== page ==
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Student Loan Forgiveness: Obama Proposes New Federal Student Loan Repayment Plan

Student loan debt nowadays is bringing down a lot of college graduates. The record of student loan defaults nowadays are soaring toward new levels. Because of this situation, several college loan borrowers are seeking for debt relief. This has lead the President of the United States, Barack Obama, to put forward faster government-backed loan consolidation and loan forgiveness plans in order to help borrowers pay back their college debts and even increase the economy of America.

The move of the president, which is expanding education loan forgiveness to more students, will help in making the paying of the loans for college much easier to deal. As of now, the details of the President’s new “Pay As You Earn” program, which lists down the new rules for repayment, are still being developed.

The main focus and objective of the plan is a loan consolidation at a lower interest rate. Looking at the plan, there are three key features that gives college graduates benefits in terms of their monthly educational loan payments.

First is the interest rate.

There will be a fixed rate (not more than 8.25%) after applying the 0.25% interest rate drop to qualifying loans being combined. Lower interest rates is equal to bigger chance of the monthly payment to be paid off.

The second major feature is the repayment term.

For every loan that is consolidated, original repayment term is retained.

The third is the electronic debit payment benefit.

If the applicant of the new consolidation plan pays through the Department of Education’s automatic debit system, he or she is qualified for a supplementary 0.25 percent interest rate reduction.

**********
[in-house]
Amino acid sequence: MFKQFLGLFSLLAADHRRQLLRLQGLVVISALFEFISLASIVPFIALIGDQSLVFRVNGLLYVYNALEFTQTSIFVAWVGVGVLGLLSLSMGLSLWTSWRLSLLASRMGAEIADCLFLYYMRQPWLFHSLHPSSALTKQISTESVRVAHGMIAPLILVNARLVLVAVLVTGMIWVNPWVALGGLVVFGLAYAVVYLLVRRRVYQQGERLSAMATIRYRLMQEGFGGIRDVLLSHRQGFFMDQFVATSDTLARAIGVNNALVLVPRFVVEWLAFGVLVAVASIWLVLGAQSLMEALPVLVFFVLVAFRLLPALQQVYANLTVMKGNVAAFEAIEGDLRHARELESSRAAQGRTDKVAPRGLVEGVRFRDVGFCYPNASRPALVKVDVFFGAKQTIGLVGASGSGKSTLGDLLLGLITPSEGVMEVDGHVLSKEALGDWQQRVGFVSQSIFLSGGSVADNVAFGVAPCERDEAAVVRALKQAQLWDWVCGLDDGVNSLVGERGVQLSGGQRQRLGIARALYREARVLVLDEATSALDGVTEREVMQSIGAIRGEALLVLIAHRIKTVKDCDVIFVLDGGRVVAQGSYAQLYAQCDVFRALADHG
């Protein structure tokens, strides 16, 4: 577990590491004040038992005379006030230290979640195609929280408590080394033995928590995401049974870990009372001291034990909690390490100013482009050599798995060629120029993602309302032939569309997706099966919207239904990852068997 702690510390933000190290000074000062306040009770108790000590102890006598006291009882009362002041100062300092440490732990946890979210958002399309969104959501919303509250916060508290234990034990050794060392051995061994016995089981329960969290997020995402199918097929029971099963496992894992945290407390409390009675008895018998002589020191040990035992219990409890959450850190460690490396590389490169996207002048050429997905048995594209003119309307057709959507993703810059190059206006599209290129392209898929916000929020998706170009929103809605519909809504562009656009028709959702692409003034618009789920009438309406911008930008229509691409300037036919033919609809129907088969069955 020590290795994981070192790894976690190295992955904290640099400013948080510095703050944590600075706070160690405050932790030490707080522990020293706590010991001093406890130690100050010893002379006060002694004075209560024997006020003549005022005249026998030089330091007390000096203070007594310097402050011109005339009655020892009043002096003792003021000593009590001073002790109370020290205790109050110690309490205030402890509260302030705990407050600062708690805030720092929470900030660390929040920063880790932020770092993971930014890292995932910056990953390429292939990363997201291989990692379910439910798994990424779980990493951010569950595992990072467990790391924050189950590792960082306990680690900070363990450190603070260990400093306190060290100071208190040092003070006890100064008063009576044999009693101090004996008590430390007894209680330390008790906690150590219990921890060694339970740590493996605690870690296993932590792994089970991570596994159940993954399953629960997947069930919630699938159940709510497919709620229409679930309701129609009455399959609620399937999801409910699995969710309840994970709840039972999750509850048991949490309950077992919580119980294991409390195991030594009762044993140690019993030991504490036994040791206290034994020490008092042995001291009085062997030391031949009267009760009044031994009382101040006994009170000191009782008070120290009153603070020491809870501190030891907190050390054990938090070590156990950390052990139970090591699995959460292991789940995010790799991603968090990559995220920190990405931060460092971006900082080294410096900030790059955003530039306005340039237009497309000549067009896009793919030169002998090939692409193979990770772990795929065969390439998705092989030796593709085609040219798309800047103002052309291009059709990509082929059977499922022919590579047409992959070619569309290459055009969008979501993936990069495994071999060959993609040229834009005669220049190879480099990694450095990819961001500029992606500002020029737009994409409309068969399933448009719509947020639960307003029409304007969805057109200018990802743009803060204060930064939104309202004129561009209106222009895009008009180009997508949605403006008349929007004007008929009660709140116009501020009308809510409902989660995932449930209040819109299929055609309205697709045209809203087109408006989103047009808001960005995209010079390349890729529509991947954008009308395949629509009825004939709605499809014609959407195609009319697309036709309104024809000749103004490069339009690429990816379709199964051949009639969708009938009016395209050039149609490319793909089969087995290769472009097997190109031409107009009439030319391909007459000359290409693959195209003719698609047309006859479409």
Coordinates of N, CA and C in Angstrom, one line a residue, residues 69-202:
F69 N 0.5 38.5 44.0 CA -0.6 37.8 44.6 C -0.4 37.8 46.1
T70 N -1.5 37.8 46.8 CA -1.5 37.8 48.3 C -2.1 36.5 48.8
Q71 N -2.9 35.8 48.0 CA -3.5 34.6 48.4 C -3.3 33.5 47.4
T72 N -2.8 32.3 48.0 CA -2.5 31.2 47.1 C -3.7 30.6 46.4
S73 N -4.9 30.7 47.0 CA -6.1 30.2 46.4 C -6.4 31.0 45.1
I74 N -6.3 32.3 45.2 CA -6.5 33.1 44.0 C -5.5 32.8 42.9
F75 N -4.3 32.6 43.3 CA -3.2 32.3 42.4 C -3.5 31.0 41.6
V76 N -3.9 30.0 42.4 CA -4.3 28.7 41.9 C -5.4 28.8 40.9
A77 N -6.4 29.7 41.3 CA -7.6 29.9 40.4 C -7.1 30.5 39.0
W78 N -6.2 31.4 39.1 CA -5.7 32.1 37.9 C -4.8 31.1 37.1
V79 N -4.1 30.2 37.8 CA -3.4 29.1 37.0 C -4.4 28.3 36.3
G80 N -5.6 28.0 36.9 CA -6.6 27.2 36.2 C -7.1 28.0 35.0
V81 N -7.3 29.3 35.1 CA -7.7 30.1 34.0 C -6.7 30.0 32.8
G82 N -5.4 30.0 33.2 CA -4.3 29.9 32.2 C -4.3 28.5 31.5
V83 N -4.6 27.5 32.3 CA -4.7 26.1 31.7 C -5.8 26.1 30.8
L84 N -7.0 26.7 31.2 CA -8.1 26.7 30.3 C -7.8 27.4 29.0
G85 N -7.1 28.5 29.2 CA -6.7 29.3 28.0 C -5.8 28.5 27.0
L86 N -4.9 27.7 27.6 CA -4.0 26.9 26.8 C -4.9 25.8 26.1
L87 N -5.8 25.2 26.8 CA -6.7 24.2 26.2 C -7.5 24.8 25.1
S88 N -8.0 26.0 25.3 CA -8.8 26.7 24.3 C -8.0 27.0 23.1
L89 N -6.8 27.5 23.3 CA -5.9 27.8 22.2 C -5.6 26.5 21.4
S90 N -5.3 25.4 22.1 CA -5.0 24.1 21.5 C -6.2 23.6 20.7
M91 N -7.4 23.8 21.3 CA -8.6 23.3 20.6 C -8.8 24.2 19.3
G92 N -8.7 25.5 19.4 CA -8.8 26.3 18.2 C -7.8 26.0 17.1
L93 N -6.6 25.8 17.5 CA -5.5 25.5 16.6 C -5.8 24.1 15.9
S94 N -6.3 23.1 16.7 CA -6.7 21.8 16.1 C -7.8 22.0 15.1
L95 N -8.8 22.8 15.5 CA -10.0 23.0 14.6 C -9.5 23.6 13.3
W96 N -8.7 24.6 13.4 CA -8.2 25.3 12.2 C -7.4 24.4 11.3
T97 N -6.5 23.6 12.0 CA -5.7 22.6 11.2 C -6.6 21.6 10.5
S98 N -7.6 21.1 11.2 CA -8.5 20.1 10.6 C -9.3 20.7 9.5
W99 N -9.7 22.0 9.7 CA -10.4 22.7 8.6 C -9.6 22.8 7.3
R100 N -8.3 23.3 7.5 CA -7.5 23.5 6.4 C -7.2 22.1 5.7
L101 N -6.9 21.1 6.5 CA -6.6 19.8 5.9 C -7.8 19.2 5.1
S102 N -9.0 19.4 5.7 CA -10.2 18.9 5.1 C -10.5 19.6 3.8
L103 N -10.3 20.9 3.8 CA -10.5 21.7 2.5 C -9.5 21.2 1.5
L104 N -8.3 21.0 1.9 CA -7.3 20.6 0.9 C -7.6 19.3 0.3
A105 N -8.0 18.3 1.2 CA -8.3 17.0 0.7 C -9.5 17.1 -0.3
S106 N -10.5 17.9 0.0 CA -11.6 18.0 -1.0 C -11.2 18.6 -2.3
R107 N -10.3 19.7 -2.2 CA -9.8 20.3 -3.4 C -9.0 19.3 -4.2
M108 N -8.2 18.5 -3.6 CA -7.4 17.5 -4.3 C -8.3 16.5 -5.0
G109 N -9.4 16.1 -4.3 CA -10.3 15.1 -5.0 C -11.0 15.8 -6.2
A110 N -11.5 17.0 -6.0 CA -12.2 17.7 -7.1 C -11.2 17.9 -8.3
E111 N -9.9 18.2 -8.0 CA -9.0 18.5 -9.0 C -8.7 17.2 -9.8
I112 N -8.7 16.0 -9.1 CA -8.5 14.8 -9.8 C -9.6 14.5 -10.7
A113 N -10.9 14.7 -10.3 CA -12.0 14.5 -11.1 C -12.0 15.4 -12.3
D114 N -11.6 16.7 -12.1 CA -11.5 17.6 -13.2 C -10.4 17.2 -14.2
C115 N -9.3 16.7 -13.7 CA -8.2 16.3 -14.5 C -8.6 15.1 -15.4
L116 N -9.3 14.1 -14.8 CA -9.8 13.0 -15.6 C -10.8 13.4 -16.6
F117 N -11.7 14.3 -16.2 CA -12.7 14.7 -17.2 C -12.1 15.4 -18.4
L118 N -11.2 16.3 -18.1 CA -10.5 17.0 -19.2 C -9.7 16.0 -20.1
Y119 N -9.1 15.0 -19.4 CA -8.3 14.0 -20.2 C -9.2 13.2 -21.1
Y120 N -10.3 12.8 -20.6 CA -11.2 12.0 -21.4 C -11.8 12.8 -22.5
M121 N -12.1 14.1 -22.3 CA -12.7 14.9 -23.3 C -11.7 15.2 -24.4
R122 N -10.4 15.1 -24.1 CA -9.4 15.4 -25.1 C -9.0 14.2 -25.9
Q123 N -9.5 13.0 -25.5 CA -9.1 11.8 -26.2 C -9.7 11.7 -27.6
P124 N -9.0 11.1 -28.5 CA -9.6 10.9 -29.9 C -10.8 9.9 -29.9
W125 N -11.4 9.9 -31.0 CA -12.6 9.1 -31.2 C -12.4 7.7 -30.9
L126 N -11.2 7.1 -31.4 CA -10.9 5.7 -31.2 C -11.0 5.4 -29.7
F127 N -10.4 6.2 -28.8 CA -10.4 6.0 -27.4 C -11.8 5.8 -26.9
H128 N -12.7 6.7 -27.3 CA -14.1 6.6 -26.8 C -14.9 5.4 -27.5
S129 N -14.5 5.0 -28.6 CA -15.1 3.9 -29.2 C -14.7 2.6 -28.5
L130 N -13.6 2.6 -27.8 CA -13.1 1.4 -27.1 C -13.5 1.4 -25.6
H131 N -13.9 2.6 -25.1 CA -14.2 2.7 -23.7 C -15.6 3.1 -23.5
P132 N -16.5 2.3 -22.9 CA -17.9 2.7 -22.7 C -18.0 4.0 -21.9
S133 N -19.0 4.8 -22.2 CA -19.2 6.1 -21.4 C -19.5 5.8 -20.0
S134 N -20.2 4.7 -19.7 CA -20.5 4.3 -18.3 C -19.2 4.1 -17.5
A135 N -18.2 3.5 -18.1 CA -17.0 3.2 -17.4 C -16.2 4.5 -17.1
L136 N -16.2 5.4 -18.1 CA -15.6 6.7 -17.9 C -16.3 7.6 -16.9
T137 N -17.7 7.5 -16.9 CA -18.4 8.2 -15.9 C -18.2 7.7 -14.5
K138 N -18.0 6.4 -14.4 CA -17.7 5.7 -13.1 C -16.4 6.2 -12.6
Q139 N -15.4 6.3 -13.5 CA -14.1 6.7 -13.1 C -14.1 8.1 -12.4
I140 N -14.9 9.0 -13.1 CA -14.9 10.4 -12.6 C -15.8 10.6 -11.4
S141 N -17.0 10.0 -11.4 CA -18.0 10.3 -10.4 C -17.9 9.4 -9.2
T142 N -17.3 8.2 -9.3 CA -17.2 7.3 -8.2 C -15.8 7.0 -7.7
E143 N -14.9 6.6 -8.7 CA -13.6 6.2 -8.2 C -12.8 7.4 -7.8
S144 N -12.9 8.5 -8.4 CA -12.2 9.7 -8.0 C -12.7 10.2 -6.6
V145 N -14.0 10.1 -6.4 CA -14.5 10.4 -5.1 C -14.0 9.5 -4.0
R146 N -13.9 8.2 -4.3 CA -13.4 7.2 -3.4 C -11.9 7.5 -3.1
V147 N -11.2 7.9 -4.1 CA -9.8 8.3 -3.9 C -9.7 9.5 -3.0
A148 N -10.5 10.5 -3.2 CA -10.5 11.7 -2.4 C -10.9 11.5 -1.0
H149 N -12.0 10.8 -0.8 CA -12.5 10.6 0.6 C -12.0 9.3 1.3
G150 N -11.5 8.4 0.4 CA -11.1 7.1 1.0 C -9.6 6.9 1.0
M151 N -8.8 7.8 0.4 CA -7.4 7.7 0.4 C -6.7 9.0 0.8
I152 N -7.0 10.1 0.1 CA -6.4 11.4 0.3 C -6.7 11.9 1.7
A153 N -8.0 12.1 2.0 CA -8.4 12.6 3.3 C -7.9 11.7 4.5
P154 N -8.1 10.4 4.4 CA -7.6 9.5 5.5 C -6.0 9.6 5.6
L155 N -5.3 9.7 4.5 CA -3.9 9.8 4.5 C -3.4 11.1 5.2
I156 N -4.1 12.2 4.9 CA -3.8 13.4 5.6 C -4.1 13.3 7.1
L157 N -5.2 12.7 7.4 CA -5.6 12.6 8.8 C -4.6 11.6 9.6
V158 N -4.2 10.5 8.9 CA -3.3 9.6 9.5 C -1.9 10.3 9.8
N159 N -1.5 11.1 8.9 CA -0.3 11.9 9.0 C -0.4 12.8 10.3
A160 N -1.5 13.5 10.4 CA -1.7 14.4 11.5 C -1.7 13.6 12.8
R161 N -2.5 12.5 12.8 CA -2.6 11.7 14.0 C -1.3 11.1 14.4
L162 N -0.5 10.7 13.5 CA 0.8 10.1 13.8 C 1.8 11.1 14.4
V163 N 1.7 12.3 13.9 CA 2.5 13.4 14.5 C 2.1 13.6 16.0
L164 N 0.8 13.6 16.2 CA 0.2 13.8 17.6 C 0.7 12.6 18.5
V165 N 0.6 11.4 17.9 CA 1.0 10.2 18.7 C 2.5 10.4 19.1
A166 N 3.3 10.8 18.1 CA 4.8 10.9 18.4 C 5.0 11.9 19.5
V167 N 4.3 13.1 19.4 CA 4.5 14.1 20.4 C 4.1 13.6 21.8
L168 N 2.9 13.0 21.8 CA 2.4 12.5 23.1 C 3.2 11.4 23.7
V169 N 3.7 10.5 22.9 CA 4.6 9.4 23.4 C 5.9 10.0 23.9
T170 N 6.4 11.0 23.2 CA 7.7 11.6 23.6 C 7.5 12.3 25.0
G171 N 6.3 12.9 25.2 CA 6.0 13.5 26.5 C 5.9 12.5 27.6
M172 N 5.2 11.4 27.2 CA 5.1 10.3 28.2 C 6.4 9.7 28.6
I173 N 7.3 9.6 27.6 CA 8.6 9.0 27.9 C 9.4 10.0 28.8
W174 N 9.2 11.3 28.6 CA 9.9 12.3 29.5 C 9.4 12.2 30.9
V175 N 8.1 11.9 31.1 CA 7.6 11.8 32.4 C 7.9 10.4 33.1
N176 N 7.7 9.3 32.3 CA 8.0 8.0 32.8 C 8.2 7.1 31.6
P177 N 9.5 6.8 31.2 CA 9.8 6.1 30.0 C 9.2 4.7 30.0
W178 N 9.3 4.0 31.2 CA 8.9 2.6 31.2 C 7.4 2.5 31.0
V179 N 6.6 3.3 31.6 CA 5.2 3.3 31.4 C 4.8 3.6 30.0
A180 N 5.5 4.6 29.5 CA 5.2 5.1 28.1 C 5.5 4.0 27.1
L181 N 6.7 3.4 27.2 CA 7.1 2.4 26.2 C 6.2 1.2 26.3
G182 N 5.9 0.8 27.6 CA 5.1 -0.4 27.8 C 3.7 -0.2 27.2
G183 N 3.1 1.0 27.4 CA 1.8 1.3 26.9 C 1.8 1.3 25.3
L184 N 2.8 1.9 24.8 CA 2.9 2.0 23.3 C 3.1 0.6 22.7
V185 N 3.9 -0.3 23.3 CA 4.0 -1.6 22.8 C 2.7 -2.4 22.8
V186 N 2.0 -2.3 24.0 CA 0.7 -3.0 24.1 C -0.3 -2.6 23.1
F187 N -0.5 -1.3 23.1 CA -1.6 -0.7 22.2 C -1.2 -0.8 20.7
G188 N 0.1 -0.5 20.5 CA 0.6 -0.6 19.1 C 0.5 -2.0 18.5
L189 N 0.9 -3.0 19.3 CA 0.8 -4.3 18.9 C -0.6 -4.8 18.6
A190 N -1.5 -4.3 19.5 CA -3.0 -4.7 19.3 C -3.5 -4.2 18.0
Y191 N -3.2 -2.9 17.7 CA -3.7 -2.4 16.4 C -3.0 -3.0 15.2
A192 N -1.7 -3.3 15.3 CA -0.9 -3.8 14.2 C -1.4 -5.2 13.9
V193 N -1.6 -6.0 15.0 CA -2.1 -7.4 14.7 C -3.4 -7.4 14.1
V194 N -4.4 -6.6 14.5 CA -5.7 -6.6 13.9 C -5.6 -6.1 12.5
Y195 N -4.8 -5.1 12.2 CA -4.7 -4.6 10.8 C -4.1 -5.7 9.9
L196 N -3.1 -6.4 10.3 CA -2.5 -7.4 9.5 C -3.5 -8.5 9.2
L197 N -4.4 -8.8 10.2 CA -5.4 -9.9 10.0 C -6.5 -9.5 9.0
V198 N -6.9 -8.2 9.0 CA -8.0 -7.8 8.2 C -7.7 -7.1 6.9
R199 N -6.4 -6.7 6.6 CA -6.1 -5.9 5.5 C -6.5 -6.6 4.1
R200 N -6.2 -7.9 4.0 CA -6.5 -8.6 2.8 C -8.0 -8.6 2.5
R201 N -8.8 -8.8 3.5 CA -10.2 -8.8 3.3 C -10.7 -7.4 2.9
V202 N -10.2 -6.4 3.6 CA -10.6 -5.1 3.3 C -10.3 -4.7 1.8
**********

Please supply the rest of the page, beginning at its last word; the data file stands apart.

What the government wants is that those who hold both private and government student loans should be able to consolidate their debts right now into one new government loan. By doing so, they will be able to receive a reduction at their interest rates and even save money in the process.
College graduates should take note though that they are still responsible in making payments on their loans, but those revised payments would be trumped at just 10 percent of their income.

The better news is that for those who loaned tens of thousands of dollars for their college education, their loan will be forgiven after 20 years.

Currently, it is not known how much the new law will aim to help but it is estimated to be at 450,000 to 6 million students.

After the Congress passed the Income-Based Repayment Plan (IBRP) in 2010, there was a long hiatus before it became a reality. The new terms has been effective since January 2012.

Low-income borrowers receive more of the benefits.

Source: http://www.1clickeducation.com/guide/student-debt-understanding-your-options-13.shtml